Dolphin “Superpods” Gathering Off South Africa

A Science Magazine video of dolphin “superpods.”

BOTTLENOSE DOLPHINS OFF SOUTH AFRICA’S EASTERN CAPE cape are clustering in superpods in unprecedented numbers – with as many as 600 members – according to a  study recently published in the journal Marine Mammal Science.

While Indo-Pacific bottlenose dolphins (Tursiops aduncus) have traditionally been known to swim in pods as large as 50 or 60 animals, the pod sizes have increased dramatically in recent years, going from an average of 18 in 2008 to an average of 76 in 2016.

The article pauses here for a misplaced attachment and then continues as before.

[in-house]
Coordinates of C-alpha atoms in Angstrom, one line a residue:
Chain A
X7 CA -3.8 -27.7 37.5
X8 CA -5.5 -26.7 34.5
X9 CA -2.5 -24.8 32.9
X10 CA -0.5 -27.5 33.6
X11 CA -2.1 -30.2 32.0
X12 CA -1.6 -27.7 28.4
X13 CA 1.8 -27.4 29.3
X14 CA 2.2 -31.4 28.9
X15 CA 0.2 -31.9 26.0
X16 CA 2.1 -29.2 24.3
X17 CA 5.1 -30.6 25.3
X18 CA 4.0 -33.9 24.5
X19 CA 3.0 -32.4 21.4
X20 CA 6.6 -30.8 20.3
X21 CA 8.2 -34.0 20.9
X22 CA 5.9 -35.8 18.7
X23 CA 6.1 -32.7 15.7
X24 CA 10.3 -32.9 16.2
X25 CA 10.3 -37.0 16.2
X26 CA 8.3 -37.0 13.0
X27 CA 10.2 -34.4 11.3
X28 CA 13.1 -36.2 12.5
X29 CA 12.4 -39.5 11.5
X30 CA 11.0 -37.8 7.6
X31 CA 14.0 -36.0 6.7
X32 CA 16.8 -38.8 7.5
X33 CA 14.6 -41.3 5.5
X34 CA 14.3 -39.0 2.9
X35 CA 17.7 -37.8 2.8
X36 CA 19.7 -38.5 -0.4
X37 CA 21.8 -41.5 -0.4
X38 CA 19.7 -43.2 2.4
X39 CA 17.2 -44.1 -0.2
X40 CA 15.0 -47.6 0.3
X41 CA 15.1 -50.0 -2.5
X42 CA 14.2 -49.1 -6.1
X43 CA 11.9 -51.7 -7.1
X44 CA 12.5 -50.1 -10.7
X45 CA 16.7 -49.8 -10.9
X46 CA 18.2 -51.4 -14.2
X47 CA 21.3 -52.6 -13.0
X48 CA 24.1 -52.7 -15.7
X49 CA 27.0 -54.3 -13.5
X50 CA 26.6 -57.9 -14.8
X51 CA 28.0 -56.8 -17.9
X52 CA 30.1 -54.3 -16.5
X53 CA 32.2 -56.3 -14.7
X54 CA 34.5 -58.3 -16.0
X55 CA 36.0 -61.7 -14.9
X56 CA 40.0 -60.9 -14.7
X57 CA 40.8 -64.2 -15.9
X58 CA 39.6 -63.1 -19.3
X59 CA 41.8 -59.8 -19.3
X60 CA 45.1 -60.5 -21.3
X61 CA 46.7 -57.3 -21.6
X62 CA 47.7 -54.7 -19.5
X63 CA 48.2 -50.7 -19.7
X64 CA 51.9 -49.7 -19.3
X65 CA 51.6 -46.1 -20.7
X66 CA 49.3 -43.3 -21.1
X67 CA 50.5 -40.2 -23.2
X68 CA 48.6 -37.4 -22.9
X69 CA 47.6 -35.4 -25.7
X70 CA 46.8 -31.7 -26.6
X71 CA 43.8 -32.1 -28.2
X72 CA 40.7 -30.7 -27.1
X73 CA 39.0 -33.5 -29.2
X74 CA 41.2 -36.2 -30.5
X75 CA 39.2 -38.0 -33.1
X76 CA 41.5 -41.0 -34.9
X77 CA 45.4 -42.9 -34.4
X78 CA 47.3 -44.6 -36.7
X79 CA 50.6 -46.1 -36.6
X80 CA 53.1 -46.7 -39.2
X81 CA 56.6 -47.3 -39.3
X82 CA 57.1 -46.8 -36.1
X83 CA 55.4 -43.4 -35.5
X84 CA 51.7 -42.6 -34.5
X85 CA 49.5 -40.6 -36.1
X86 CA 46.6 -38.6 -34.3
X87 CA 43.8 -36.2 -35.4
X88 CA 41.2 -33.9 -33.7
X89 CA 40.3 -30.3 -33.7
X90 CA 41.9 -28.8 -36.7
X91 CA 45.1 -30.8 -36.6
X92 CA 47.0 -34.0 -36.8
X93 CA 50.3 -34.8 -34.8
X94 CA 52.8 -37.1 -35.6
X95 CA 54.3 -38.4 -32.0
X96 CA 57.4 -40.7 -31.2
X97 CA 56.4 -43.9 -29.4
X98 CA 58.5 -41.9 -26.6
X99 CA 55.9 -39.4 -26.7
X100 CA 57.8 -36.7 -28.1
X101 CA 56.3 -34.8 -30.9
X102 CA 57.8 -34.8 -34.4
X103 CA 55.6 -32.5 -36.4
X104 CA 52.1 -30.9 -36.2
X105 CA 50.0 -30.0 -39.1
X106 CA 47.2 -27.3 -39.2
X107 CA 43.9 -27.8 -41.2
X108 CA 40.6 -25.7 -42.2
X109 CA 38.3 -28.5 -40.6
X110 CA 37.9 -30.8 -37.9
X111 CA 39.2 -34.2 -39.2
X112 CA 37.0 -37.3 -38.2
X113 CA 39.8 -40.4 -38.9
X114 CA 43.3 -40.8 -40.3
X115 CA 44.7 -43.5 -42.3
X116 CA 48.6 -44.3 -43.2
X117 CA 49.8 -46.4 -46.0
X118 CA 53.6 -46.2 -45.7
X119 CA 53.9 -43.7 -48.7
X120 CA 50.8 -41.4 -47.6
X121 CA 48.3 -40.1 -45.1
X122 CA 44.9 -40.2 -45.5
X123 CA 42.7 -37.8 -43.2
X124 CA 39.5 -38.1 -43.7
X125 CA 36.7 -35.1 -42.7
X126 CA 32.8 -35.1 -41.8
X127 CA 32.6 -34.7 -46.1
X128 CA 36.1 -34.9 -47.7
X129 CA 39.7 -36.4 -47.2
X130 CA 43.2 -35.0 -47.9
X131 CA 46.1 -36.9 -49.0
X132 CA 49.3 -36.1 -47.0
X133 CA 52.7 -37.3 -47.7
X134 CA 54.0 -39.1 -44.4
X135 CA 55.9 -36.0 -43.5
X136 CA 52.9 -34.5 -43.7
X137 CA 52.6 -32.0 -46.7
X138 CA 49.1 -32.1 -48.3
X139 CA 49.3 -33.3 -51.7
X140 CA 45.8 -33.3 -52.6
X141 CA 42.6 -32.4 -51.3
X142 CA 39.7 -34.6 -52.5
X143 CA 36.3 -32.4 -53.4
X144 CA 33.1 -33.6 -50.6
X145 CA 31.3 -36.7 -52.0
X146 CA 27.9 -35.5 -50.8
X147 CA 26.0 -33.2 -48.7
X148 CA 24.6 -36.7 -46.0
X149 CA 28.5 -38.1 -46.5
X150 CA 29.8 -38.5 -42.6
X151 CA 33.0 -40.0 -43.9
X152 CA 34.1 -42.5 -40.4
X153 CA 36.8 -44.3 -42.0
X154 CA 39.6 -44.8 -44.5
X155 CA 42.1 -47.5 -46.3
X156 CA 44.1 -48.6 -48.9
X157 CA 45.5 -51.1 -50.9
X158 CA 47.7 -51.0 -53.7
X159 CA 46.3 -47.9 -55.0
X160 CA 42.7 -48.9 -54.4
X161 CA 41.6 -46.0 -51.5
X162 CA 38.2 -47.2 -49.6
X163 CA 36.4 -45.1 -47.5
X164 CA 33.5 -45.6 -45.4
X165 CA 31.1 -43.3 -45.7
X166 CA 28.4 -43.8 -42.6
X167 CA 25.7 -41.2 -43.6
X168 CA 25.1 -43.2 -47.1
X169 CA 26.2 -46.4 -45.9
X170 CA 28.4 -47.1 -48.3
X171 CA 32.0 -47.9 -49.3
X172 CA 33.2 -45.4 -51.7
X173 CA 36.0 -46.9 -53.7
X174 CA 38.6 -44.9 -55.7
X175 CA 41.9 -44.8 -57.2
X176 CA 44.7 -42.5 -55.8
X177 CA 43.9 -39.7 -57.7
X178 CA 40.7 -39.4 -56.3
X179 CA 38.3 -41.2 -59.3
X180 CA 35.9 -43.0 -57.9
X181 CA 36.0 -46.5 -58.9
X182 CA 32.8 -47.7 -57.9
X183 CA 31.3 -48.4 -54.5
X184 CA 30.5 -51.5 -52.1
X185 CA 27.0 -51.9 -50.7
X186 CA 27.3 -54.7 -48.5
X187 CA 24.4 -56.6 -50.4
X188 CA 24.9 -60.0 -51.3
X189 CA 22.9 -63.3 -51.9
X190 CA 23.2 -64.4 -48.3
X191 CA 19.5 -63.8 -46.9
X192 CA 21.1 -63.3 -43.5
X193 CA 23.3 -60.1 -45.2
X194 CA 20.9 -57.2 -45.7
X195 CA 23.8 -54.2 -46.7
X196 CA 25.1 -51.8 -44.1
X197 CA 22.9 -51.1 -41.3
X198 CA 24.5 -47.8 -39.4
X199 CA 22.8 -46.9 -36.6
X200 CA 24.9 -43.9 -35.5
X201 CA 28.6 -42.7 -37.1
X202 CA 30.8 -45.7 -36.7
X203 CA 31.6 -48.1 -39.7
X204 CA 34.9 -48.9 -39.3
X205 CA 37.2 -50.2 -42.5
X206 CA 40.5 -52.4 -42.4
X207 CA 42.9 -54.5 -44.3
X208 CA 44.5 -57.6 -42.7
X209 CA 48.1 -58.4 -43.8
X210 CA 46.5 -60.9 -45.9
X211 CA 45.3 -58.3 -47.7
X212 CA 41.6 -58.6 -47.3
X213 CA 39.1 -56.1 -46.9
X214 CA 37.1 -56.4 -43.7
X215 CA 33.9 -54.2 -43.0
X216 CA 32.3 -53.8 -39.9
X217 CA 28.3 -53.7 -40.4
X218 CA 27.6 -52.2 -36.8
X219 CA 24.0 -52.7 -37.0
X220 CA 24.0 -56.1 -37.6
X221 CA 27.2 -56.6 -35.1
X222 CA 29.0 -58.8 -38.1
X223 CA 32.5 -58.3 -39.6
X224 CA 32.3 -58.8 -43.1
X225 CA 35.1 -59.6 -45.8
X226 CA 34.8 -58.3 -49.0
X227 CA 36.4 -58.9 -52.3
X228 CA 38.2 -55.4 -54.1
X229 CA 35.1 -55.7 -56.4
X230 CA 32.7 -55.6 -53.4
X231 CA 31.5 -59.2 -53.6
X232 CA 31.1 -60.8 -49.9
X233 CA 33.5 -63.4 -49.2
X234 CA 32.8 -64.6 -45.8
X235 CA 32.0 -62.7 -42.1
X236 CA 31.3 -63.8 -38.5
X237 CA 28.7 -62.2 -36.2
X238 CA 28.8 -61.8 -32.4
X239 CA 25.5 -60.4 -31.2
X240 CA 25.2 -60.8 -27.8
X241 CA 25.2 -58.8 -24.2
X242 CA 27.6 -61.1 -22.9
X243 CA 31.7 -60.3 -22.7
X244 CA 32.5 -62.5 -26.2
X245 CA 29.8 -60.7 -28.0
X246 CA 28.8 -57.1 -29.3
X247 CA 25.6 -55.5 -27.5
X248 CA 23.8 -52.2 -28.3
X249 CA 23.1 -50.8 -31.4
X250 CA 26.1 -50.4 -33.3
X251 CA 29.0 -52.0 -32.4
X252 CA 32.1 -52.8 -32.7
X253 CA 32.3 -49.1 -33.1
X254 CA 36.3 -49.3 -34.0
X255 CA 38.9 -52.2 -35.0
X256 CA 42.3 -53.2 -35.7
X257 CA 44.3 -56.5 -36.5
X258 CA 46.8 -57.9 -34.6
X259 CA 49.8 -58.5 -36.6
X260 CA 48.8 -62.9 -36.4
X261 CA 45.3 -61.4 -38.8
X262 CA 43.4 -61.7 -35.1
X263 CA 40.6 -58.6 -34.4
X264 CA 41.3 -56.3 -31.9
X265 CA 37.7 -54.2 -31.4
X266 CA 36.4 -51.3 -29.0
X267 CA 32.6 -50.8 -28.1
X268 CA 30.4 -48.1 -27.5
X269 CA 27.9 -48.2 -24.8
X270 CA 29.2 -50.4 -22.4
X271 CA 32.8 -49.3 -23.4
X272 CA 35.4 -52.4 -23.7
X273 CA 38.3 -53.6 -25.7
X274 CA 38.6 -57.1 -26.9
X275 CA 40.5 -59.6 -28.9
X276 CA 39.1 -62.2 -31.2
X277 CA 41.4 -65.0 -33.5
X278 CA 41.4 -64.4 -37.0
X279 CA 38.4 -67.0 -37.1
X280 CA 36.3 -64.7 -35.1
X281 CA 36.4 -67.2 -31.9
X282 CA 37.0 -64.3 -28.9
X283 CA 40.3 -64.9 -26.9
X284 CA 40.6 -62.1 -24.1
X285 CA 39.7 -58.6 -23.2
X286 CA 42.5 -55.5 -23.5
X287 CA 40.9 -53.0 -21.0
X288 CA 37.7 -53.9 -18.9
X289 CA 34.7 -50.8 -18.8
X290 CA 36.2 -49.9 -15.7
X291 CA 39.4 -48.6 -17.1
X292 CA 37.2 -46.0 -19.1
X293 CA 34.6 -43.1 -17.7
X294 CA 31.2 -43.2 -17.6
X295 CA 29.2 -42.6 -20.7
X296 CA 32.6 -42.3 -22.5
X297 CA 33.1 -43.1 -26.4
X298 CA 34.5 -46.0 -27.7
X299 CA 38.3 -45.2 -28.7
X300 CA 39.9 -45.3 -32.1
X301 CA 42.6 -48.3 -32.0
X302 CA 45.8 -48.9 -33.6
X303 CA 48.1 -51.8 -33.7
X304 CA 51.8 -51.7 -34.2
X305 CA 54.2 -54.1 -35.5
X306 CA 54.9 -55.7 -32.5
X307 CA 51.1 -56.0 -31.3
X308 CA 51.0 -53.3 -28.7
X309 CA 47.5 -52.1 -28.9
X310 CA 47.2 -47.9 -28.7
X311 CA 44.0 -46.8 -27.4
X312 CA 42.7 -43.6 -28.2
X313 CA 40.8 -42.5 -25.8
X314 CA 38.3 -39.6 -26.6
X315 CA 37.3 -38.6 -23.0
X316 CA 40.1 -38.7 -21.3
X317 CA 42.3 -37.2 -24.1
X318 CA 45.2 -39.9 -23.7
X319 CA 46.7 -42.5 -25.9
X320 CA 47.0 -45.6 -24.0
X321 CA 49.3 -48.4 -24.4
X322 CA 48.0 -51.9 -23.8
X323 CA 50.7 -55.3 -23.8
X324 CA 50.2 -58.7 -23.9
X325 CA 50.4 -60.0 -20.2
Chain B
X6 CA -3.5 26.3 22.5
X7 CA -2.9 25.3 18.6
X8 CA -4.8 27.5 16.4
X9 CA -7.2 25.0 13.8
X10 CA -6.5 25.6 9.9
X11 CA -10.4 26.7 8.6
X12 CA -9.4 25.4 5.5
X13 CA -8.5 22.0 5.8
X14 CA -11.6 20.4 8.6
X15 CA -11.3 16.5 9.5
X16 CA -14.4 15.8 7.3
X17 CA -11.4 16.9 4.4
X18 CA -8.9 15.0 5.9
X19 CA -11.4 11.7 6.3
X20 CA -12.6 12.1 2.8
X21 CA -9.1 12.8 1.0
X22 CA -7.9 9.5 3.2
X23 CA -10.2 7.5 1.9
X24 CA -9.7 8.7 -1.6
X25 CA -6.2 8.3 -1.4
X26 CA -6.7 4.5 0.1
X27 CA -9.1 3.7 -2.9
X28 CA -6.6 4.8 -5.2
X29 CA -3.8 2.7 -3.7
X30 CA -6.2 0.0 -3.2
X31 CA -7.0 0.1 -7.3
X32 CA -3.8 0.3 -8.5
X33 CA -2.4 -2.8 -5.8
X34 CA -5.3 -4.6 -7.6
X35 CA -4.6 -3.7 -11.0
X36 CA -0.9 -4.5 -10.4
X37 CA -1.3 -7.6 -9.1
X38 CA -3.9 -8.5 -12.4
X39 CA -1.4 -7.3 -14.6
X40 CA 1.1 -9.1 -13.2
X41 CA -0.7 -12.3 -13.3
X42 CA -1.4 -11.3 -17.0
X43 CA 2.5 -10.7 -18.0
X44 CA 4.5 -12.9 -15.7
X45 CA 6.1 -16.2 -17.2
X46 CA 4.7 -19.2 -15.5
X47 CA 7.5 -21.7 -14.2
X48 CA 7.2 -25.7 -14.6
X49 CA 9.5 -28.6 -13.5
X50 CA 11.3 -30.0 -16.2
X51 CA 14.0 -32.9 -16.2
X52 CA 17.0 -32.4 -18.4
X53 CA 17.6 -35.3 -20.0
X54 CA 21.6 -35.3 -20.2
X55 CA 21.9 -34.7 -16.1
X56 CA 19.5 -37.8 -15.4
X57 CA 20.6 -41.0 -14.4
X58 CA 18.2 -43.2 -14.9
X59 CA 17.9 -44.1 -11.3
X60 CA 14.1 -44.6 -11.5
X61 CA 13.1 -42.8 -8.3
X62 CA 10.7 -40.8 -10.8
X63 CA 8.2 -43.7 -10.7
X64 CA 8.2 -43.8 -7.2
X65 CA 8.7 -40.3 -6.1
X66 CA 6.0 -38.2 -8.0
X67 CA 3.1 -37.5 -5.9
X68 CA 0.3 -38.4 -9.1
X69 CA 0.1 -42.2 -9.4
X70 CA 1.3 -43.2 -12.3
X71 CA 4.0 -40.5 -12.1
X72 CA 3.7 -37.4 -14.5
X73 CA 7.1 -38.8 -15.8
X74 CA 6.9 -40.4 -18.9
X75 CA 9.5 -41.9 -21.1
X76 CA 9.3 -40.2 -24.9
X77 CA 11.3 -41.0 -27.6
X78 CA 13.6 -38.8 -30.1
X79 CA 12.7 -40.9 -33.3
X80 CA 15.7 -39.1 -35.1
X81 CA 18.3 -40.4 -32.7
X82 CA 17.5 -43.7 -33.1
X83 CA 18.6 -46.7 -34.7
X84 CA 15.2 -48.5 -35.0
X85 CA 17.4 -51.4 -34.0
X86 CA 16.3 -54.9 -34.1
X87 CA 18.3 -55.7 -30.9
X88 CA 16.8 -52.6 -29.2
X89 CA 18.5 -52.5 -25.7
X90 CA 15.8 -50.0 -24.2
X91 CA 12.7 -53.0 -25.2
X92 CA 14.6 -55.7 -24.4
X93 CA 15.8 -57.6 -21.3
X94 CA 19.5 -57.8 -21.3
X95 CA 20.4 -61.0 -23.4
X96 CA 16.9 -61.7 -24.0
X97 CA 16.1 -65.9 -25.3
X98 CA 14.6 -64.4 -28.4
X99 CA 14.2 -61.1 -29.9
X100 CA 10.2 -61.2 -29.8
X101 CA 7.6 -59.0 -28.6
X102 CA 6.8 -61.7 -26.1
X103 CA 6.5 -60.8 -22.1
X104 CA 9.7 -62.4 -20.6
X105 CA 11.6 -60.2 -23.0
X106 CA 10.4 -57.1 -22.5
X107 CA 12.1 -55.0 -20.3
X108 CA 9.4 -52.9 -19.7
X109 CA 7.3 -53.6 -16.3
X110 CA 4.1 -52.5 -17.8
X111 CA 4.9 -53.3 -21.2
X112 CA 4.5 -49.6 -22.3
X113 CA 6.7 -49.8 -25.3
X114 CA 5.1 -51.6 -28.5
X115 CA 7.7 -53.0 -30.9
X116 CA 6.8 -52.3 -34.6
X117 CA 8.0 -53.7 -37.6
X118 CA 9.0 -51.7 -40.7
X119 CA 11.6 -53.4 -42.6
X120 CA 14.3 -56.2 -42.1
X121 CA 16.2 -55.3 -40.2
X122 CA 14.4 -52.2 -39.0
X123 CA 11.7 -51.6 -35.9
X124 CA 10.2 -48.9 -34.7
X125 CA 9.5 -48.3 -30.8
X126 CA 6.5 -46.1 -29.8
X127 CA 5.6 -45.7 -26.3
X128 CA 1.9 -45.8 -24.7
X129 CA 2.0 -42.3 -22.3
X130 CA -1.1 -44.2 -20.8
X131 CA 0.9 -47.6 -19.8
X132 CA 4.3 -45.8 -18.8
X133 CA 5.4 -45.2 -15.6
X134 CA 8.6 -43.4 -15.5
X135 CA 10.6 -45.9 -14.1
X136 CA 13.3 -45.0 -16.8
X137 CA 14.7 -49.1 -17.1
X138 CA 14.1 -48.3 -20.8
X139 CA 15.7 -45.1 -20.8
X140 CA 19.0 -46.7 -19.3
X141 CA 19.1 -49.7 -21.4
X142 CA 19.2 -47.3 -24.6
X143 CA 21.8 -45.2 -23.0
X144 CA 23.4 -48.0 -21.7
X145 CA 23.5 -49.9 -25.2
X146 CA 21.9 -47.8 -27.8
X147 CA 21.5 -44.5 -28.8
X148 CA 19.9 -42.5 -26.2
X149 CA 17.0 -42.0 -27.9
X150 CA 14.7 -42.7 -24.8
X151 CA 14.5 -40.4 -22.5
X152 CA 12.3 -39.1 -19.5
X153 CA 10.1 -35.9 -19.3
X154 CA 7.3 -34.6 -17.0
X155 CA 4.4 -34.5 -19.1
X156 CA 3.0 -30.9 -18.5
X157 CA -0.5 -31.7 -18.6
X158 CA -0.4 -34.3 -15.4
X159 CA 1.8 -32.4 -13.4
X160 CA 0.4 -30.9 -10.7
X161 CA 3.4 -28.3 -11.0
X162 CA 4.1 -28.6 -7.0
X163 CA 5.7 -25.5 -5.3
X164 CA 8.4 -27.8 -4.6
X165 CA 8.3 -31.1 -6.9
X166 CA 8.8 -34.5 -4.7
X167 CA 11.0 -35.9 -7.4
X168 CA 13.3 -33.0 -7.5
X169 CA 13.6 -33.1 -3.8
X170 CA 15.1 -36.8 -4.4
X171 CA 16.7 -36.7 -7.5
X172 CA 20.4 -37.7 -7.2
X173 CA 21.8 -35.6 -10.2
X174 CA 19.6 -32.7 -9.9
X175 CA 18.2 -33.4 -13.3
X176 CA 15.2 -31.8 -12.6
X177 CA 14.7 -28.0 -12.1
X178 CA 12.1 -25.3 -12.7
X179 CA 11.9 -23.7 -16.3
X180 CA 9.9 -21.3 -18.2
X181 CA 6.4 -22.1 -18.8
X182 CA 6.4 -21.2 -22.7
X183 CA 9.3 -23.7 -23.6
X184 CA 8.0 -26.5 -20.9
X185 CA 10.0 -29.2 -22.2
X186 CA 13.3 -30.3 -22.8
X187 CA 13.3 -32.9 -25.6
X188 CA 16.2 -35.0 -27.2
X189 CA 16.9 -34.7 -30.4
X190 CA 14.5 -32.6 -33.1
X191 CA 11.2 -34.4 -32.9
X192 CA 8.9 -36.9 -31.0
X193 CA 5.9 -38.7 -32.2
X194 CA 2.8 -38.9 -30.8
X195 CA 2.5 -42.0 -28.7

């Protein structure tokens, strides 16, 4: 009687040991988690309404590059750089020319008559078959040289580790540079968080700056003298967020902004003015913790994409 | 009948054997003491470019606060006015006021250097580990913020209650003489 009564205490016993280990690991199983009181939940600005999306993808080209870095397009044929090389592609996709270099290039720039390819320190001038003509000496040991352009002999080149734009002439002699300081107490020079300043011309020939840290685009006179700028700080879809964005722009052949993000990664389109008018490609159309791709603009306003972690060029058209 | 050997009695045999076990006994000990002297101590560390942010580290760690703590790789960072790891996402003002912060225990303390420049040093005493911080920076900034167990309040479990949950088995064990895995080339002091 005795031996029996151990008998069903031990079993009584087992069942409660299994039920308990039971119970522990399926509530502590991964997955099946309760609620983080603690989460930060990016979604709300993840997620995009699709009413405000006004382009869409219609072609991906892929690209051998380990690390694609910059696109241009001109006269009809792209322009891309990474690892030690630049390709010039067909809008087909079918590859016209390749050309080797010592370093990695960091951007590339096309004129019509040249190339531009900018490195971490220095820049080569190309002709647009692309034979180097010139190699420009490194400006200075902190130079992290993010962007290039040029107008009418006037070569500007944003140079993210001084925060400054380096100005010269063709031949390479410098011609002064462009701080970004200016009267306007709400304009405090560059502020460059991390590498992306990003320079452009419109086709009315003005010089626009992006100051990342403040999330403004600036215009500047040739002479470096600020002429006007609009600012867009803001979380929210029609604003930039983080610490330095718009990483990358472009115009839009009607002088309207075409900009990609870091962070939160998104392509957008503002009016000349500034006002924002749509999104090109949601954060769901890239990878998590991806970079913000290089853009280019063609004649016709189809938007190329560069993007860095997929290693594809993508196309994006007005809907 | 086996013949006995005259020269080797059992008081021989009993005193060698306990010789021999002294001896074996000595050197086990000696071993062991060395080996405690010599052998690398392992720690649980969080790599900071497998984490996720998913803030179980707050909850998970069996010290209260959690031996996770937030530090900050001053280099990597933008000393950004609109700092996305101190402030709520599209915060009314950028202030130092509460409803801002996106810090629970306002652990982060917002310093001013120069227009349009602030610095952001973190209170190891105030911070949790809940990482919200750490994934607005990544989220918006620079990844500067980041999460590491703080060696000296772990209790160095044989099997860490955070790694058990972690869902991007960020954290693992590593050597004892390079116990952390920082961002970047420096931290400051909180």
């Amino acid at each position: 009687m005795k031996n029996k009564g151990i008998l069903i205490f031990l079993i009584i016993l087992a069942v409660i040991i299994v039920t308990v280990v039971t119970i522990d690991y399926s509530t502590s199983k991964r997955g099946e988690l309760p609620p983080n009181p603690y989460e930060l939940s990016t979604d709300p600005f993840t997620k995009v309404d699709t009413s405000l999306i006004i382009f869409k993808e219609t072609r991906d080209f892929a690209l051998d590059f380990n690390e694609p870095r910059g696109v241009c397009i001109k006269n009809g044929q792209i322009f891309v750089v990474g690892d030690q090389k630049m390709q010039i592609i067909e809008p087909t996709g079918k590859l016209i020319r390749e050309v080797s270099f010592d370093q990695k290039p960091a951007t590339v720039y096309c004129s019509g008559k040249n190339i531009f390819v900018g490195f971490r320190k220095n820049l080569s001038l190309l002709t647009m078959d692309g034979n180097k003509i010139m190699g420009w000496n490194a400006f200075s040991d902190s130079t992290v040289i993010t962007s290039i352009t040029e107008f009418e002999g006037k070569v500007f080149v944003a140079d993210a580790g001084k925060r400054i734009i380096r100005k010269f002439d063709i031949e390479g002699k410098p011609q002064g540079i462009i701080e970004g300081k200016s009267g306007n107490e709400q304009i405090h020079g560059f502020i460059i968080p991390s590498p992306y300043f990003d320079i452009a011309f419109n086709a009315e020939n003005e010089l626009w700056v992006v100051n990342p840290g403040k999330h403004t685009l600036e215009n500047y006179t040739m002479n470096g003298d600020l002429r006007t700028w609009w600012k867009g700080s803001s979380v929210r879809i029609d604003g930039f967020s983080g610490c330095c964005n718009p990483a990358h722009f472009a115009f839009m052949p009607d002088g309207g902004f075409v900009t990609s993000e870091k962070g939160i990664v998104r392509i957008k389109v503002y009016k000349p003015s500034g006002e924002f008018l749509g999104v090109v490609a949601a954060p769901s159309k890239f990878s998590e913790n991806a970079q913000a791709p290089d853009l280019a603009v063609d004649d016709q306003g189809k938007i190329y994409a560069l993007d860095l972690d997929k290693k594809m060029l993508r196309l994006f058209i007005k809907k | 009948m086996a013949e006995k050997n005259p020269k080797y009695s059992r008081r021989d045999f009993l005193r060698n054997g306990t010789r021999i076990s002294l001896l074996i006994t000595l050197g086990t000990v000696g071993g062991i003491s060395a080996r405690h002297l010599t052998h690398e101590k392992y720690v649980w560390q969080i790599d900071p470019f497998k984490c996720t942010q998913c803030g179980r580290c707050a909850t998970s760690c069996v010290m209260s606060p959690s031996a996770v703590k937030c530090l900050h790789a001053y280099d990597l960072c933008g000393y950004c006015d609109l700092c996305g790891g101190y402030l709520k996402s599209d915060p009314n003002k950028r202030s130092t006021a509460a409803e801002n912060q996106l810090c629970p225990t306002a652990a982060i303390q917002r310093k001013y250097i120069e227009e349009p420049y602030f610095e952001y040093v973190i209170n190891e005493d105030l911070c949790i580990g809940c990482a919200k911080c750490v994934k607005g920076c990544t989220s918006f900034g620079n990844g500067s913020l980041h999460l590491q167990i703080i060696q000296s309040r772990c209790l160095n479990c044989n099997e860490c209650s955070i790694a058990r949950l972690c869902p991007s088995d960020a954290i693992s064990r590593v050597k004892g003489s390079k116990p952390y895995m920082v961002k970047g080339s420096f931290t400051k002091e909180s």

THE NELSON MANDELA UNIVERSITY RESEARCHERS noted that dolphin pods were larger in the shallow Algoa Bay, averaging 325 members, than offshore, averaging 135 members.

A report on the article in Science Magazine’s daily online newsfeed indicated the researchers suspect the dolphins may be gathering in such large numbers in such shallow areas as a defense against great white sharks, who are numerous and active in the area.

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